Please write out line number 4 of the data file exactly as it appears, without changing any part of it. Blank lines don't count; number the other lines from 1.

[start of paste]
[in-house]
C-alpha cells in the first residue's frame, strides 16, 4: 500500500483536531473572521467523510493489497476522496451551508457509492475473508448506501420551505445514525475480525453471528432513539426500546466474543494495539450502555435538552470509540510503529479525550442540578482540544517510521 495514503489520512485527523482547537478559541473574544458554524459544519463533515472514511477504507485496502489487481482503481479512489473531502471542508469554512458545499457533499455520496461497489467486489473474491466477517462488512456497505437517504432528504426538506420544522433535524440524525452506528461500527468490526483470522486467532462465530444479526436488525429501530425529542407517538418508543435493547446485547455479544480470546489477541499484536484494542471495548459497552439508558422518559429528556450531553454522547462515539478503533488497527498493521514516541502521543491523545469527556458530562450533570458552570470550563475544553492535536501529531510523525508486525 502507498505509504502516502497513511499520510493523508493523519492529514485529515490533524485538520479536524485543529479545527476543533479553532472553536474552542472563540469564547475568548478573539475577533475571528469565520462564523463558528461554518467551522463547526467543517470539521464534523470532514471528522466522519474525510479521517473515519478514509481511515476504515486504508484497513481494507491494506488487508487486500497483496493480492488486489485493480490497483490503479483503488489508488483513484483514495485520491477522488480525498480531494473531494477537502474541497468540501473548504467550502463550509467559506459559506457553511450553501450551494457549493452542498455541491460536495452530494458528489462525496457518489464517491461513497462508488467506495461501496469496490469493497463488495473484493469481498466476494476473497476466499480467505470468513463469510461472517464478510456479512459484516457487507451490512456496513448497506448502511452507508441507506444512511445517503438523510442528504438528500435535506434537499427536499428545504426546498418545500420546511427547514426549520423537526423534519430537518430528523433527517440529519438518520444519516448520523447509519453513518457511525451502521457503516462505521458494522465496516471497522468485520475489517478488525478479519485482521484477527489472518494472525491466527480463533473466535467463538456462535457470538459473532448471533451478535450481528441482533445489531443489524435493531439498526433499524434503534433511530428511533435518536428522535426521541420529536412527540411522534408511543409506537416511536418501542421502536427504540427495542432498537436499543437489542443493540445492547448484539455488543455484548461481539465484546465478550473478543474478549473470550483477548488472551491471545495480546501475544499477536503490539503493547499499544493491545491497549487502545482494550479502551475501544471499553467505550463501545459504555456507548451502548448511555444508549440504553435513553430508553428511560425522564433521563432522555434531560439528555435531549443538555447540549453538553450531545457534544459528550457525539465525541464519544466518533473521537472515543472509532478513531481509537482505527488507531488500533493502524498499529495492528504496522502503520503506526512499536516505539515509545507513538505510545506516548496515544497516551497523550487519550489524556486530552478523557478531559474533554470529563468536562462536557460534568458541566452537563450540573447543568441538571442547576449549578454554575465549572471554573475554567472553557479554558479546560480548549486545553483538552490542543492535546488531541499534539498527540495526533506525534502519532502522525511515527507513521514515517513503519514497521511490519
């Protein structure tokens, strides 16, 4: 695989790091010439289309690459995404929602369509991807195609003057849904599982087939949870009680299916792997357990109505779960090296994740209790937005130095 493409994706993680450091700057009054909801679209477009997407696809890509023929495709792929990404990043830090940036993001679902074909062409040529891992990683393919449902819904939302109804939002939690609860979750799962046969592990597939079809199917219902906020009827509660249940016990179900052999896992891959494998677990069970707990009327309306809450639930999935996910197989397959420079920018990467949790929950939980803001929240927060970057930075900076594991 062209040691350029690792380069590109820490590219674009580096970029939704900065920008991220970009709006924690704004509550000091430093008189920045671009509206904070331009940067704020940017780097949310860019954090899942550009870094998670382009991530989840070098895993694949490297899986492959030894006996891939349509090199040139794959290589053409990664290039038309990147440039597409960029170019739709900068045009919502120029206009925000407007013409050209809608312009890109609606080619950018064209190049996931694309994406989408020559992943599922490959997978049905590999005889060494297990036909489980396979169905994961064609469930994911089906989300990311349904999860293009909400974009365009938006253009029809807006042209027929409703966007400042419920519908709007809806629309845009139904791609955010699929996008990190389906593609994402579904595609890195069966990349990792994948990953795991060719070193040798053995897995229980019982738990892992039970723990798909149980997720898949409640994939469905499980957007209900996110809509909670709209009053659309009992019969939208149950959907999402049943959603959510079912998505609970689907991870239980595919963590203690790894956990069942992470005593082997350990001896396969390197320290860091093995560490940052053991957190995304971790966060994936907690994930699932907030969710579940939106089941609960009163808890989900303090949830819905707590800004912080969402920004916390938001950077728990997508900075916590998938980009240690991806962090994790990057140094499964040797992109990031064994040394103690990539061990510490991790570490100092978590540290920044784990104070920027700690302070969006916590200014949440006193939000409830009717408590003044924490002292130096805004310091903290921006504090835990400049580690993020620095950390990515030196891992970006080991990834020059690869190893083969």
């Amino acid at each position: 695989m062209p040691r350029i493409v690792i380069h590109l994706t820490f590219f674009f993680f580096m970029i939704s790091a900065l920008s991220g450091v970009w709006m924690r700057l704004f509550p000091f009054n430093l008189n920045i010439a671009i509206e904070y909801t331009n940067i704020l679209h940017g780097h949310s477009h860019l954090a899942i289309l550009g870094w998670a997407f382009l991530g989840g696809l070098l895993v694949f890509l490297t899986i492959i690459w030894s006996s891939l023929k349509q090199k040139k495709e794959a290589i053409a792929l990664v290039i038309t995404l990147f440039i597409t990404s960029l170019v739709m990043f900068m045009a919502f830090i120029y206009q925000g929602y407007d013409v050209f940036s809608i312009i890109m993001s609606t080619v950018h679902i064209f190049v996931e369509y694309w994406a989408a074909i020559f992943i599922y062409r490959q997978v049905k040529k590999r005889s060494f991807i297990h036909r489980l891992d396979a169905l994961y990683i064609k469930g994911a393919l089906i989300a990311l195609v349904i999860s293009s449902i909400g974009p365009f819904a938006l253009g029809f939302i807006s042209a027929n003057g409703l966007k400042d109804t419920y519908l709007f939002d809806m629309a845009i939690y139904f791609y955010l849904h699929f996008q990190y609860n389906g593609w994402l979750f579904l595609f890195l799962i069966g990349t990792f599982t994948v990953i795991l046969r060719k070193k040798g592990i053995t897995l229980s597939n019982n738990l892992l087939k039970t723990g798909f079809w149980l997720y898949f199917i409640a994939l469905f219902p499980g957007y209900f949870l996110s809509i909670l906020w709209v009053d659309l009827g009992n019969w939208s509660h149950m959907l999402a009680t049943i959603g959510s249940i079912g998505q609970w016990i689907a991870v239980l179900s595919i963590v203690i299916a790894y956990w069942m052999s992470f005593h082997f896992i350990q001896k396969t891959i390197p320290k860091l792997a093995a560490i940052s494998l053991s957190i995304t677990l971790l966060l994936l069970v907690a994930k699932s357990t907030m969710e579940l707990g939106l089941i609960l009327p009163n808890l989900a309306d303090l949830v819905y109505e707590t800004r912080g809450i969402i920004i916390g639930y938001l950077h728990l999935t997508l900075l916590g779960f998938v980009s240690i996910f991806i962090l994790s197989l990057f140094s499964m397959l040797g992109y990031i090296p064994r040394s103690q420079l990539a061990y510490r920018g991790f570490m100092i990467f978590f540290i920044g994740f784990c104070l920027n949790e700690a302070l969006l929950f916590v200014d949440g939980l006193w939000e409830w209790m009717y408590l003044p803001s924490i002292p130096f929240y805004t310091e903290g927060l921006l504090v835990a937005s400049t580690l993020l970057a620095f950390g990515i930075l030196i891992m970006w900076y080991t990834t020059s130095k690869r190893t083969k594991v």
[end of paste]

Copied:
């Amino acid at each position: 695989m062209p040691r350029i493409v690792i380069h590109l994706t820490f590219f674009f993680f580096m970029i939704s790091a900065l920008s991220g450091v970009w709006m924690r700057l704004f509550p000091f009054n430093l008189n920045i010439a671009i509206e904070y909801t331009n940067i704020l679209h940017g780097h949310s477009h860019l954090a899942i289309l550009g870094w998670a997407f382009l991530g989840g696809l070098l895993v694949f890509l490297t899986i492959i690459w030894s006996s891939l023929k349509q090199k040139k495709e794959a290589i053409a792929l990664v290039i038309t995404l990147f440039i597409t990404s960029l170019v739709m990043f900068m045009a919502f830090i120029y206009q925000g929602y407007d013409v050209f940036s809608i312009i890109m993001s609606t080619v950018h679902i064209f190049v996931e369509y694309w994406a989408a074909i020559f992943i599922y062409r490959q997978v049905k040529k590999r005889s060494f991807i297990h036909r489980l891992d396979a169905l994961y990683i064609k469930g994911a393919l089906i989300a990311l195609v349904i999860s293009s449902i909400g974009p365009f819904a938006l253009g029809f939302i807006s042209a027929n003057g409703l966007k400042d109804t419920y519908l709007f939002d809806m629309a845009i939690y139904f791609y955010l849904h699929f996008q990190y609860n389906g593609w994402l979750f579904l595609f890195l799962i069966g990349t990792f599982t994948v990953i795991l046969r060719k070193k040798g592990i053995t897995l229980s597939n019982n738990l892992l087939k039970t723990g798909f079809w149980l997720y898949f199917i409640a994939l469905f219902p499980g957007y209900f949870l996110s809509i909670l906020w709209v009053d659309l009827g009992n019969w939208s509660h149950m959907l999402a009680t049943i959603g959510s249940i079912g998505q609970w016990i689907a991870v239980l179900s595919i963590v203690i299916a790894y956990w069942m052999s992470f005593h082997f896992i350990q001896k396969t891959i390197p320290k860091l792997a093995a560490i940052s494998l053991s957190i995304t677990l971790l966060l994936l069970v907690a994930k699932s357990t907030m969710e579940l707990g939106l089941i609960l009327p009163n808890l989900a309306d303090l949830v819905y109505e707590t800004r912080g809450i969402i920004i916390g639930y938001l950077h728990l999935t997508l900075l916590g779960f998938v980009s240690i996910f991806i962090l994790s197989l990057f140094s499964m397959l040797g992109y990031i090296p064994r040394s103690q420079l990539a061990y510490r920018g991790f570490m100092i990467f978590f540290i920044g994740f784990c104070l920027n949790e700690a302070l969006l929950f916590v200014d949440g939980l006193w939000e409830w209790m009717y408590l003044p803001s924490i002292p130096f929240y805004t310091e903290g927060l921006l504090v835990a937005s400049t580690l993020l970057a620095f950390g990515i930075l030196i891992m970006w900076y080991t990834t020059s130095k690869r190893t083969k594991v």